By Elias Hakizimana
Members of parliament from eight Eastern African countries have urged their governments to use technologies, and increase investments in agriculture and livestock sector in a bid to eradicate hunger and malnutrition affecting people in the region.
The lawmakers were speaking during a parliamentarian dialogue on food and nutrition security in Eastern Africa which is held from November 21 to 22, 2017 in Kigali, Rwanda.
The dialogue has been held under the auspices of Food and Agriculture Organization of the United Nations (FAO).
One in three people is hungry in Eastern Africa; with the overall number of the hungry people having increased from 122.2 million in 2015 to 137.2 million in 2016 in the region, making it the region most hit by hunger in the world, according to a new Africa Regional Overview of Food Security and Nutrition report (2017).
This report, which was launched in Abidjan, Côte d’Ivoire on November 16, 2017, cites climate change such as drought, and conflicts or political instability as the main causes underlying the high hunger prevalence in Eastern Africa.
The Speaker of Rwandan Parliament, Donatille Mukabalisa said that there is a need to boost agriculture technologies to end poverty and hunger as agriculture is the main source of livelihood on which many people in the region rely to survive.
She said that in many developing countries good nutrition requires right mechanisms and technologies as well as investments.
“Smallholder farmers also need to access to financial services, technical trainings so that they be able to make improved crop intensification and irrigation,” Mukabalisa said.
According to the 2013-2017 state of food insecurity in the world, the trends show that there is a quite increase in food insecurity, with an increase in food prices from September 2013 which affected food access.
An estimated 795 million of the world’s 7.3 billion people potentially suffer from chronic malnutrition and face the lifelong physical, cognitive and economic hardships it can cause.
In countries with persistently high levels of malnutrition, the economic costs can rise to 16.5 percent of GDP.
Mukabalisa aid malnutrition is still a problem among Rwandan population which needs more efforts to address beyond the measures already taken by the government.
In Rwanda, some initiatives intended to address malnutrition among people have been pit in place, among them the Girinka — One Cow Per Poor Family — programme. About 300,000 households have received cows through the Girinka programme against the target of 350,000 households by end of 2017, according to information from the Ministry of Agriculture and Animal Resources (MINAGRI).
Under Vision 2020, Rwanda targets to reduce poverty to 20 per cent from 39.1 percent in 2014, and extreme poverty to zero per cent from the current 16 per cent.
Sanou Dia, FAO Nutrition Officer in Sub-regional Office for Eastern Africa (SFE) said that the situation of nutrition at the level of the Eastern Africa is quite complex as countries are not performing well.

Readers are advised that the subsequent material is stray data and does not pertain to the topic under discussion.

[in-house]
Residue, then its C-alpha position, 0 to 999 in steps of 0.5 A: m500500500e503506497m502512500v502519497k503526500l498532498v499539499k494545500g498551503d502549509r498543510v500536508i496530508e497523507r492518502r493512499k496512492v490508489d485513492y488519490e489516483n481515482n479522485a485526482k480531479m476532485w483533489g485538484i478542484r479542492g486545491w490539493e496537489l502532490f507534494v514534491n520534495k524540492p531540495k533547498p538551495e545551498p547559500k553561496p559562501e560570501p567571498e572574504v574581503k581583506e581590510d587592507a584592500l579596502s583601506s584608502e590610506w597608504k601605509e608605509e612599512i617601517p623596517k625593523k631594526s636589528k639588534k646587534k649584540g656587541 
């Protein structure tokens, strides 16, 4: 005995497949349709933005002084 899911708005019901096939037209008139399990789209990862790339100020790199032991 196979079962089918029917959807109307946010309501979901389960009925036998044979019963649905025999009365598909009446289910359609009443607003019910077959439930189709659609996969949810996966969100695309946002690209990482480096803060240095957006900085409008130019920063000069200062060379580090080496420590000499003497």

Dia cited some challenges that are still affecting nutrition development such as drought, recent armyworms that attacked crops contributing to degradation of nutrition security in many Eastern African countries.
“There are many things to do at all levels including the governance level, institutions level, development partners to accelerate technical strategies at all member countries,” Dia said, thanking the good example of Rwanda government in implementing some initiatives relating to nutrition security such as the Girinka Programme, one cow per family, one cup of milk per child as well as other multi-sectorial integrated progammes which showed good results.
According to the recent nutrition indicators, Rwanda targets to reduce food insecurity from 36 percent to 18 percent by 2020.
Dia noted that FAO is making efforts for engagement of parliamentarian officials in elaborating good policies which ensure proper use of the funds allocated to agriculture and food security.
He explained that nutrition will only be an issue when all the sectors fail to address its root causes which fall in providing the right resources to the population and using the funds mostly by ensuring social protection which put good nutrition on top.
He said that stunting is at 32% while undernourishment stands at 33% according to the recent data.
“We need to truck where the fund for nutrition is going, when you invest one dollar in nutrition, it replicates impacts in development where people get the right jobs, long term results in national economy is 16 dollars,” Dia said adding that people need to first address the problem of stunting among the children as stunted children result in stunted economy.
According to the latest Demographic Health Survey, about 38 per cent of children under-five years are stunted in Rwanda. The country seeks to control stunting for children under five at less than 18 per cent by 2018.
Ignatienne Nyirarukundo, Chairperson of the Parliamentary Standing Committee on Agriculture, Livestock and Environment at Rwandan parliament said that it is under their responsibilities to assess implementation of government’s programs to ensure law enforcement.
She said that it is the people’s right to access to food security as it is enshrined in the 1948 universal declaration of human rights.
“The soil lost its capacity to give enough produce, which calls for knowledge to support people to increas crop productivity for example from the current 30 kilos per acreage unit people can get 60 kilos in return. This practice will help them to access food and other basic needs in line with poverty reduction,” Nyirarukundo said.
The dialogue has brought together eight countries namely Tanzania, Kenya, Uganda, Ethiopia, Somalia, Rwanda, Djibouti and South-Soudan.
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